The English Sparrow as a Pest Page: 9
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The following text was automatically extracted from the image on this page using optical character recognition software:
THE ENGLISH SPARROW AS A PEST.
Sparrow traps may be classified, according to their nature, as nest-
box traps and bait traps. Inasmuch as sparrows usually feed in
flocks, but approach nest boxes only singly or in pairs, the annual
catch of a bait trap will exceed that of a nest-box trap many fold.
During the breeding season, however, nest-box traps are decidedly
A nest-box trap, as its name implies, looks like an ordinary nest
box. The weight of a bird entering such a trap puts into operation
a mechanism which catches the bird and sets the trap for another.
There are a number of devices to accomplish this. In designing a
nest-box trap one should bear in mind that English sparrows, like
other birds, dislike drafty quarters, and
that a mechanism delicate enough to be
operated by a sparrow's weight is likely
to get out of order unless the parts are
few and well protected from the weather.
Tesch trap.-Probably the simplest
nest-box trap yet designed is the one
illustrated by figure 5. The trap de-
scribed below is a modification of the
one invented by Mr. Charles H. Tesch,
of Milwaukee, Wis., who furnished plans
of his trap and kindly placed at our dis-
posal the results of his experiments.
With his trap Mr. Tesch caught spar-
rows bent on finding a home as fast as
they came along. The essential parts of
the trap are: (1) A box, (2) a tipping
chamber within the box, (3) a down
spout below it, and (4) a bag at the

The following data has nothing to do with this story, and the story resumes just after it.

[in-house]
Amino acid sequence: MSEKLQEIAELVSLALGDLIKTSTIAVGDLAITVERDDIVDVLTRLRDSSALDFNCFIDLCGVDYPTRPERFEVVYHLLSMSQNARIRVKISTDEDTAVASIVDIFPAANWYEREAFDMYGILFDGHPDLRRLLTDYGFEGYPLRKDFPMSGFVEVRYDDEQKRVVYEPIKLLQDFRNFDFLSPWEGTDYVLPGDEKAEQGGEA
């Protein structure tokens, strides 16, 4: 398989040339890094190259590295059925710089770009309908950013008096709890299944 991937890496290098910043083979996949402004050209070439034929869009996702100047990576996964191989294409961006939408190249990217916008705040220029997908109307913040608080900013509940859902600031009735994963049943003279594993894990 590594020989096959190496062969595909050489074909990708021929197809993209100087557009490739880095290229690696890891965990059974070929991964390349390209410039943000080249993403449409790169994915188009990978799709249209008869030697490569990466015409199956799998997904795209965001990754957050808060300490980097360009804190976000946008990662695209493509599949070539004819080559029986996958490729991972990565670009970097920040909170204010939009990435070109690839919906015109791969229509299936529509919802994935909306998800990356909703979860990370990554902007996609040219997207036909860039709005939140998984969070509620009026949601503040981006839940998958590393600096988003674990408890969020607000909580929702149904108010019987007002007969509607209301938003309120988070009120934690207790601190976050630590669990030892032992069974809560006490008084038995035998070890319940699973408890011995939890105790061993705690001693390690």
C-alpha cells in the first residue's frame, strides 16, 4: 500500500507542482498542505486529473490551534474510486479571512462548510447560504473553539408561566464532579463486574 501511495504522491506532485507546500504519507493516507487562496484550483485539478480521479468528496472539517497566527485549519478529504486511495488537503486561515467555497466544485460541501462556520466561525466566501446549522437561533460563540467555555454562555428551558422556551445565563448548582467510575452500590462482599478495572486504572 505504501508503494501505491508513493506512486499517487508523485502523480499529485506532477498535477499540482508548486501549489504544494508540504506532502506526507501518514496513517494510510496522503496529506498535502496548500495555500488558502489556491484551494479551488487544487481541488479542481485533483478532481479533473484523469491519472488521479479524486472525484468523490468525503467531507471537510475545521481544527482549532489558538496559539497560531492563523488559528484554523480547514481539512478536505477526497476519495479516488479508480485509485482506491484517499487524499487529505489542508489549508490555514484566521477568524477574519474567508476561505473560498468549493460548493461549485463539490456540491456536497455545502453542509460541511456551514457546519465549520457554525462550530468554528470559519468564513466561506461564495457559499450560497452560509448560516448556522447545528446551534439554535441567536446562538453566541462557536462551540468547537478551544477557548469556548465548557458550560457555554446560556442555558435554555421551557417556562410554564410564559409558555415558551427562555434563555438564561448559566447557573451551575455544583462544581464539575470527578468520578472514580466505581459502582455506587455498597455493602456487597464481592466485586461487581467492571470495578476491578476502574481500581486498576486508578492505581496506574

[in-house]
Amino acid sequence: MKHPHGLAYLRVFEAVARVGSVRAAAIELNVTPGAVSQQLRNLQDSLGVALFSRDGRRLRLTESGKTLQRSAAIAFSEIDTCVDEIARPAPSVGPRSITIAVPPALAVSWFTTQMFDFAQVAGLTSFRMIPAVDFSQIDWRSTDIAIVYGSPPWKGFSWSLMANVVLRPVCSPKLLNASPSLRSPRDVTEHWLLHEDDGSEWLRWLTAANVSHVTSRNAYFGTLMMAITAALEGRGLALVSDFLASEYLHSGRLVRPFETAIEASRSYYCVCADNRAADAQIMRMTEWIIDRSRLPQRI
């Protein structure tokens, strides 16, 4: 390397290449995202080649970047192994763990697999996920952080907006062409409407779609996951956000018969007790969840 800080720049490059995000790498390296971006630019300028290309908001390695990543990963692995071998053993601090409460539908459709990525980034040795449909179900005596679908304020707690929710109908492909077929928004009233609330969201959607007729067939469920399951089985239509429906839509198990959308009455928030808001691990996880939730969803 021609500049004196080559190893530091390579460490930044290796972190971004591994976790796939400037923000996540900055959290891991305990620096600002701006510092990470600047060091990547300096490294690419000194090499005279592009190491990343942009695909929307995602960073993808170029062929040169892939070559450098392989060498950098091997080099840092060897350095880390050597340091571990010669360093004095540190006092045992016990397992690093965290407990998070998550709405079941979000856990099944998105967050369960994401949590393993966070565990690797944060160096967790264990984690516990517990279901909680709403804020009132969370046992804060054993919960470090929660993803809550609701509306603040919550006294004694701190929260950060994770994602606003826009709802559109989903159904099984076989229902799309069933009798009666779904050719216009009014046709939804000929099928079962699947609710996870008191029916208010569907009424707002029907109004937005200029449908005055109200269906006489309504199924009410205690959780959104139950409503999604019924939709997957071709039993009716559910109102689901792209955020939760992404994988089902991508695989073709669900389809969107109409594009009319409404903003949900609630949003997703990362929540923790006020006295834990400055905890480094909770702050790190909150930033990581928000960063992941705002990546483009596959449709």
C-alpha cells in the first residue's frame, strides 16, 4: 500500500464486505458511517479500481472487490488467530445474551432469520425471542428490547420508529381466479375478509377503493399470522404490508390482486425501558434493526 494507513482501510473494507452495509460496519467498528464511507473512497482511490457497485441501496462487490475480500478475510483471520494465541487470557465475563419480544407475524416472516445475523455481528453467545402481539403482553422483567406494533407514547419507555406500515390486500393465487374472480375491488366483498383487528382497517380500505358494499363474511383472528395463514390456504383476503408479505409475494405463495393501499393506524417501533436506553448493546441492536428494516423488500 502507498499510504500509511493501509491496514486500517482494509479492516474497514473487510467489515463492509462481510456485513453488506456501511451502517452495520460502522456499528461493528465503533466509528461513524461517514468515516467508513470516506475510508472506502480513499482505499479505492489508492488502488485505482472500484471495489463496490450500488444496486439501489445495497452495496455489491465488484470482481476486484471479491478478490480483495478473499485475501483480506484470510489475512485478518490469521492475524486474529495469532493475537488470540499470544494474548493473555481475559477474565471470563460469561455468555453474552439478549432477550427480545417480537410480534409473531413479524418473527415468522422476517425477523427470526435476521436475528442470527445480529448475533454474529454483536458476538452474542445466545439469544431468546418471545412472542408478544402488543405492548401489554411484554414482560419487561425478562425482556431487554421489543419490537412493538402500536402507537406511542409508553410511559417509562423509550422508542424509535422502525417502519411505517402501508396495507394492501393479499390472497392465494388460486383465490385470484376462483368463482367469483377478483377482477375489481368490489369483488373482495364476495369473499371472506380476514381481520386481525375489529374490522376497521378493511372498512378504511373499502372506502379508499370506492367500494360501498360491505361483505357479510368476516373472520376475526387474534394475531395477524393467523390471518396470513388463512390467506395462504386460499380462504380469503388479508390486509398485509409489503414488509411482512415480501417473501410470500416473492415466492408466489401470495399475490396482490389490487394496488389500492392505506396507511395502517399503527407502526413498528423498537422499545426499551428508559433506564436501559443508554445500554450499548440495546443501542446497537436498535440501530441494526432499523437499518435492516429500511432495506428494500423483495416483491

lower end of the down spout. The di-
mensions of the several parts are given
in figure 6. The tipping chamber is made of tin, the down spout
of wood or tin, the box of wood. The roof board is cleated across
the ends, and also lengthwise between the cross cleats, for the at-
tachment of the sides, as shown in the right-hand drawing, figure
6. The close weave of a 2-bushel bag makes it suitable for the lower
end of the down spout. One of coarser fabric would allow a draft
through the spout and thus detract from the efficiency of the trap.
In building this trap the front wall is the last piece to go in place.
It is fastened there by screws, so the trap can easily be overhauled.
It is a good plan to fasten with shellac a few feathers or bits of hay
Here’s what’s next.
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Dearborn, Ned. The English Sparrow as a Pest, pamphlet, 1917; Washington D.C.. (digital.library.unt.edu/ark:/67531/metadc85714/m1/9/?q=%22English%20sparrow%20--%20Control.%22: accessed April 30, 2017), University of North Texas Libraries, Digital Library, digital.library.unt.edu; crediting UNT Libraries Government Documents Department.